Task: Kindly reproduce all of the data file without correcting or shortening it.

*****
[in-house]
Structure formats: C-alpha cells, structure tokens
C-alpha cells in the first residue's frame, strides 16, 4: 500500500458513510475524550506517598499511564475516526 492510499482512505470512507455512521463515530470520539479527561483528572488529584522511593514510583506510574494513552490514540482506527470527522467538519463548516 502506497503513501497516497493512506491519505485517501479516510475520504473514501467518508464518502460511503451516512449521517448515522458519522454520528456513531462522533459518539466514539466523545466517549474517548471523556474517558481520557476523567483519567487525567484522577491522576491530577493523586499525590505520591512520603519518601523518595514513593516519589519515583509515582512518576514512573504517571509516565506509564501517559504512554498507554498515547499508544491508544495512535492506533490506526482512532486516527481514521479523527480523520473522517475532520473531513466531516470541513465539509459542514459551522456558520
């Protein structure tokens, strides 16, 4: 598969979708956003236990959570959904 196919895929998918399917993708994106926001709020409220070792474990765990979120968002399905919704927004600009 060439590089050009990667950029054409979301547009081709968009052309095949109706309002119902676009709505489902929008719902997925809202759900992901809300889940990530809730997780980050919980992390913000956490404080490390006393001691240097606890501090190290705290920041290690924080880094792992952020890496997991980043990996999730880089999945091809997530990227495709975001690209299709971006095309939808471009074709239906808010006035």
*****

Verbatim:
[in-house]
Structure formats: C-alpha cells, structure tokens
C-alpha cells in the first residue's frame, strides 16, 4: 500500500458513510475524550506517598499511564475516526 492510499482512505470512507455512521463515530470520539479527561483528572488529584522511593514510583506510574494513552490514540482506527470527522467538519463548516 502506497503513501497516497493512506491519505485517501479516510475520504473514501467518508464518502460511503451516512449521517448515522458519522454520528456513531462522533459518539466514539466523545466517549474517548471523556474517558481520557476523567483519567487525567484522577491522576491530577493523586499525590505520591512520603519518601523518595514513593516519589519515583509515582512518576514512573504517571509516565506509564501517559504512554498507554498515547499508544491508544495512535492506533490506526482512532486516527481514521479523527480523520473522517475532520473531513466531516470541513465539509459542514459551522456558520
């Protein structure tokens, strides 16, 4: 598969979708956003236990959570959904 196919895929998918399917993708994106926001709020409220070792474990765990979120968002399905919704927004600009 060439590089050009990667950029054409979301547009081709968009052309095949109706309002119902676009709505489902929008719902997925809202759900992901809300889940990530809730997780980050919980992390913000956490404080490390006393001691240097606890501090190290705290920041290690924080880094792992952020890496997991980043990996999730880089999945091809997530990227495709975001690209299709971006095309939808471009074709239906808010006035």